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If there is one thing IT companies do well, it is putting on a great trade show. We all love to attend them, and they can feel like gold mines for our businesses. There’s a catch. Too many conferences aren’t actually yielding measurable returns on investment (ROI), and that can make them a sink for both time and money.
Too many people misevaluate the actual ROI for trade shows and conferences. They see a minimal fee to attend, so if they make even a single contact or lead, it feels like it might be worthwhile. That’s not an honest assessment. Usually, registration fees are the least of the costs associated with this method of generating business.
If you fly, you might be fair to yourself and include plane tickets in your cost assessment. Do you also include hotels? How about food and drink? Just getting around the city hosting the conference costs money, and it can easily run over a hundred dollars. When you put it all together, the average out-of-state show will often carry a price tag upwards of $3,000.
That’s still a justifiable cost if it brings in enough revenue, but that’s another point of contention. For most MSP providers, you need around a 3:1 ROI to make an investment profitable. That means each show you attend has to yield close to $10,000 in additional revenue. Now, some shows might easily do that for you. They really can be great networking opportunities and can generate dozens of leads. Most shows don’t live up to that expectation.
The biggest problem with calculating ROI on these shows is in estimating value for intangibles. You probably learn interesting tricks and discover new tools at every show. Where this goes wrong is when you overvalue these small gains to justify the next trip. How many lessons have you learned from a trade show that actually netted your business an extra $10,000 in revenue? It’s probably not a big number.
Across all industries, marketing ROIs average at a 5:1 ratio. That’s a huge bell curve, and the returns can certainly range from pure losses to massive gains. In managed IT service marketing, the 5:1 ratio is still a fair average, and it’s a good thing. Depending on what you host yourself, overhead can be pretty pricey, and most managed service providers want a 3:1 ROI to make these investments profitable.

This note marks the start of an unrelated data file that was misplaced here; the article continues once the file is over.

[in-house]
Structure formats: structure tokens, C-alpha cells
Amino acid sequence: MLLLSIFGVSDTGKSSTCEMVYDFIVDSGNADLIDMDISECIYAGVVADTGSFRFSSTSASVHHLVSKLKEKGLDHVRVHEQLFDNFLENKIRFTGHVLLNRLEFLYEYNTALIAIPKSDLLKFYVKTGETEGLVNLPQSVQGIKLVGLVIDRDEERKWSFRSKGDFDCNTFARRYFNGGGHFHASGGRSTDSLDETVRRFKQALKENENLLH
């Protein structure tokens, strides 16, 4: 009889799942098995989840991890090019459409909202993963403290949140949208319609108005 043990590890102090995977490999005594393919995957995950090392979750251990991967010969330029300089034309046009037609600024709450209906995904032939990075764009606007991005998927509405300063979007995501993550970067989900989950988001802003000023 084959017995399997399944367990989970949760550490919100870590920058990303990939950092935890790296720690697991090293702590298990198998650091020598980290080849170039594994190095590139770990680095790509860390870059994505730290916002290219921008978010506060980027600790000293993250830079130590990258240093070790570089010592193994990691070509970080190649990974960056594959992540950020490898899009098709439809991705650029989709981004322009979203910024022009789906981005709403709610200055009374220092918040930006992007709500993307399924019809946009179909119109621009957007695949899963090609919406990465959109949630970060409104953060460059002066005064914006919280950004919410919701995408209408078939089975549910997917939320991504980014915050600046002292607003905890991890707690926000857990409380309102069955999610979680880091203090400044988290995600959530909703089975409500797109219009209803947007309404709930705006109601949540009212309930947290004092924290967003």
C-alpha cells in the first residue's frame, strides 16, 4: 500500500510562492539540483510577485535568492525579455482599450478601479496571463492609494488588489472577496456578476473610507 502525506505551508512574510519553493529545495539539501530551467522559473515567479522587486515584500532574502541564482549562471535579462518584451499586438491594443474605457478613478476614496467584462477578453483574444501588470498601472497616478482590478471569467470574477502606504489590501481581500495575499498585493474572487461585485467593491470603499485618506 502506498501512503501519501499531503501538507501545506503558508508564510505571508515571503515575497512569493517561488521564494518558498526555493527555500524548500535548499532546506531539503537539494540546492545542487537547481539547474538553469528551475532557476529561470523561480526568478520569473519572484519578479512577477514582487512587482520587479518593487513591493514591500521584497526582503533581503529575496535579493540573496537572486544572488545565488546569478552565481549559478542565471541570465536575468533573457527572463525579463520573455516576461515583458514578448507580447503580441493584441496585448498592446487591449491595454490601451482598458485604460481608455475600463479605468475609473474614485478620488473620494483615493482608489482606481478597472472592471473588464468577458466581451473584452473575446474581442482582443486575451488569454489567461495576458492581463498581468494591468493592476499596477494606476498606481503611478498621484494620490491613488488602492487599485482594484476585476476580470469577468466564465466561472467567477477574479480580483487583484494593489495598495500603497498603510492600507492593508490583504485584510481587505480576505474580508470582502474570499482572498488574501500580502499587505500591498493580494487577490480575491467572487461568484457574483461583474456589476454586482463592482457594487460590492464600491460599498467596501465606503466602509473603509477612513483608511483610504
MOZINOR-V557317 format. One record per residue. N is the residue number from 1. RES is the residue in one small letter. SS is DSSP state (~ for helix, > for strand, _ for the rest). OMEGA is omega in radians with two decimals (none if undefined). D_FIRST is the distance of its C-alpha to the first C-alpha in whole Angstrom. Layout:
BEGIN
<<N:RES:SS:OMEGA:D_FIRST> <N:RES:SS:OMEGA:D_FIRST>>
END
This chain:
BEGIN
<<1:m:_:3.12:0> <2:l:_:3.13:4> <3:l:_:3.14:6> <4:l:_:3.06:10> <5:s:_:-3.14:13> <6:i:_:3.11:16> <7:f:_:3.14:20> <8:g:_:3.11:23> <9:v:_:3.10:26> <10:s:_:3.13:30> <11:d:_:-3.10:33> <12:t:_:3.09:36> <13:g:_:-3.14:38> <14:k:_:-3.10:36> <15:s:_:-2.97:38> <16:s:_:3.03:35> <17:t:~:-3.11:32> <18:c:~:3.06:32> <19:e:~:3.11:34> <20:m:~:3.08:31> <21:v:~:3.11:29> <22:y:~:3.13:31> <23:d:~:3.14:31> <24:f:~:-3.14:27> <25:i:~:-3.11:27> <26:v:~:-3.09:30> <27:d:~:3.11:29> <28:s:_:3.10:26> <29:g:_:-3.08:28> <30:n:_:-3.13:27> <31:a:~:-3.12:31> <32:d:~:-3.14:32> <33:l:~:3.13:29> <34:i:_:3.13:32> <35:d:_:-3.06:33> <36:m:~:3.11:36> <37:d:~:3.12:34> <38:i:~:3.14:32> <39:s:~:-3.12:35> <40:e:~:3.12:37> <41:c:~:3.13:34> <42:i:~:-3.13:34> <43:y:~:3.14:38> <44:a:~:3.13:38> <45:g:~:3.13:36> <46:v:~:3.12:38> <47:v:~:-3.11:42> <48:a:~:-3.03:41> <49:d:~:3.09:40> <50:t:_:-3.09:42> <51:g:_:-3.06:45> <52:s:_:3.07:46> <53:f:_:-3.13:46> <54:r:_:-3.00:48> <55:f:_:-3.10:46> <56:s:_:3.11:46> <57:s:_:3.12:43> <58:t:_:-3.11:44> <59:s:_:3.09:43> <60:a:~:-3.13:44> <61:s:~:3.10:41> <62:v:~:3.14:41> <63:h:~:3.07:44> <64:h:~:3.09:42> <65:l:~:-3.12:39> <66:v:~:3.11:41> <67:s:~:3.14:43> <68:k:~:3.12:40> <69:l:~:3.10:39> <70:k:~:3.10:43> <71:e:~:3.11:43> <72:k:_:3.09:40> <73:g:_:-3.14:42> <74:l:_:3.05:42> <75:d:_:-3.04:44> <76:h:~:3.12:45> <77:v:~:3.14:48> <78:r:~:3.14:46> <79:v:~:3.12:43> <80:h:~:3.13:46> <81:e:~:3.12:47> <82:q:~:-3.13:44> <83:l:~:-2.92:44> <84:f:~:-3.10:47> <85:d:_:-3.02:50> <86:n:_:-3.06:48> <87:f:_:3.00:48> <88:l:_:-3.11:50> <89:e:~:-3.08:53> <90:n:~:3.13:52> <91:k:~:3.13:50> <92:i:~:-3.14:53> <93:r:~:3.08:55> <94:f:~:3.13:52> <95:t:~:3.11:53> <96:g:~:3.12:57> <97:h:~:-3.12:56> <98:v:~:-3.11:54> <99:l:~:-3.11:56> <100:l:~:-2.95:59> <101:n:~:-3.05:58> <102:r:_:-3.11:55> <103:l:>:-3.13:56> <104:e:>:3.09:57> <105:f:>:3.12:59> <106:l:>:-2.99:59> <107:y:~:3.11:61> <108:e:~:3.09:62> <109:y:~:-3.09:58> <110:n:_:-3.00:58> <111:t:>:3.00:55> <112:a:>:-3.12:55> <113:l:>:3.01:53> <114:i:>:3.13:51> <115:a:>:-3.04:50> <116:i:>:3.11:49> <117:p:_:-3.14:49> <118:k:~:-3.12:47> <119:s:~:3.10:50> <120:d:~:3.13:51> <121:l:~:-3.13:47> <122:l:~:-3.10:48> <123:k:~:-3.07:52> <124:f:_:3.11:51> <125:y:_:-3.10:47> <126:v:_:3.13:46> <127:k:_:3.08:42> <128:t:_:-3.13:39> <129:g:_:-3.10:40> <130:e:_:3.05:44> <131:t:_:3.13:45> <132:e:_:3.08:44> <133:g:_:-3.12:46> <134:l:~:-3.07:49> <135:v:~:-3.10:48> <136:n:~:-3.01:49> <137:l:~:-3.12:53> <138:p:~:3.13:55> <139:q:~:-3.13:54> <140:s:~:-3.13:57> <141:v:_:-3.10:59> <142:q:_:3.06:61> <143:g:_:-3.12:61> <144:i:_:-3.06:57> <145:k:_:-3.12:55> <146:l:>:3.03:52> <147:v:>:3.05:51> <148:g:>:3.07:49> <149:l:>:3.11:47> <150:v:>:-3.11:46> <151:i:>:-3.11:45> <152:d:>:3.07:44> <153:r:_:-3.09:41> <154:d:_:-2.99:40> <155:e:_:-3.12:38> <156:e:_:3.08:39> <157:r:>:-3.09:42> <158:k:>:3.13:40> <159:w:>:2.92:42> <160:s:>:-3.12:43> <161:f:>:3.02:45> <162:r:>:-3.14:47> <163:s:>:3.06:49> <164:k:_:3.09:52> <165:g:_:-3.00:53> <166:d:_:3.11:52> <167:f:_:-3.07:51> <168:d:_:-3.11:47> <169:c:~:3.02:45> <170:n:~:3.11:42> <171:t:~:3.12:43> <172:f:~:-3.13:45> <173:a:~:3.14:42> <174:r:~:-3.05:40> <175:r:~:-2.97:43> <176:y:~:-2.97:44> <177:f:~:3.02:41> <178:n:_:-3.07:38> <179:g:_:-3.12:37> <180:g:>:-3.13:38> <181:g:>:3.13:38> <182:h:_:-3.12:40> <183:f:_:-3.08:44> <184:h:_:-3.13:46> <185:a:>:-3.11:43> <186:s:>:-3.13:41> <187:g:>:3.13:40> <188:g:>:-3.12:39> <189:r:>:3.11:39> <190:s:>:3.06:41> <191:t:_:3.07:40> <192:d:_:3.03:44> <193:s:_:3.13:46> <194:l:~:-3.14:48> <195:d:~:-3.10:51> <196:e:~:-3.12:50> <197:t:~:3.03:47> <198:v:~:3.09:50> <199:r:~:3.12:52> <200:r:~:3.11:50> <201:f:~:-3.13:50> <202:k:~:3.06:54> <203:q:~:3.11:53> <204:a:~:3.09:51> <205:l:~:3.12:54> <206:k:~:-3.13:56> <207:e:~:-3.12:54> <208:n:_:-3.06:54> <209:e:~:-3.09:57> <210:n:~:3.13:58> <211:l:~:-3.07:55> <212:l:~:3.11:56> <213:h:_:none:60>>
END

All of this is to put solid numbers on what you should expect from your own marketing efforts. If they’re below 3:1, it’s time to change things. If, however, you have a successful marketing campaign, then it’s reasonable to look for ways to put a little more money into the effort. If you’re only average, the $3,000 you spend on a show could net $15,000 in extra revenue by simply spending the money better. If your MSP marketing services are above average, then even some of the best shows in the country won’t be able to compete.
Many of you reading this might be bristling at this point. The idea of abandoning shows and conferences that you feel have real value is offensive — or at least unpleasant. The good news is that there is a way to fold your conferencing into your IT marketing services to improve returns. The idea is simple: go to conferences that are not for IT companies. This sounds backwards until you really think about it. You want to attend conferences for your vertical market. If you offer support geared towards doctors, go to a medical conference.
When you do this, you’ll find you are often the only IT provider in the crowd. All of the networking you do is now lead generation, and the ability to transform this investment into tangible returns will skyrocket. Additionally, the intangibles will often have more value. Instead of learning a subtle way to look at IT differently, you’ll be immersed in the market you directly support. You’ll learn more about your customers’ perspectives and you can direct that into more efficient management and better marketing. It’s a double win.
Even with your new strategy, you’re still going to have the urge to go to some of your favorite conferences or events throughout the year. That’s an acceptable point of view. Part of the appeal of these trips is that they can be fun and feel like a work-centered vacation. The point here isn’t to shame you out of all of your trips; it’s to encourage you to evaluate them from a perspective of ROI and make them work better for your bottom line.
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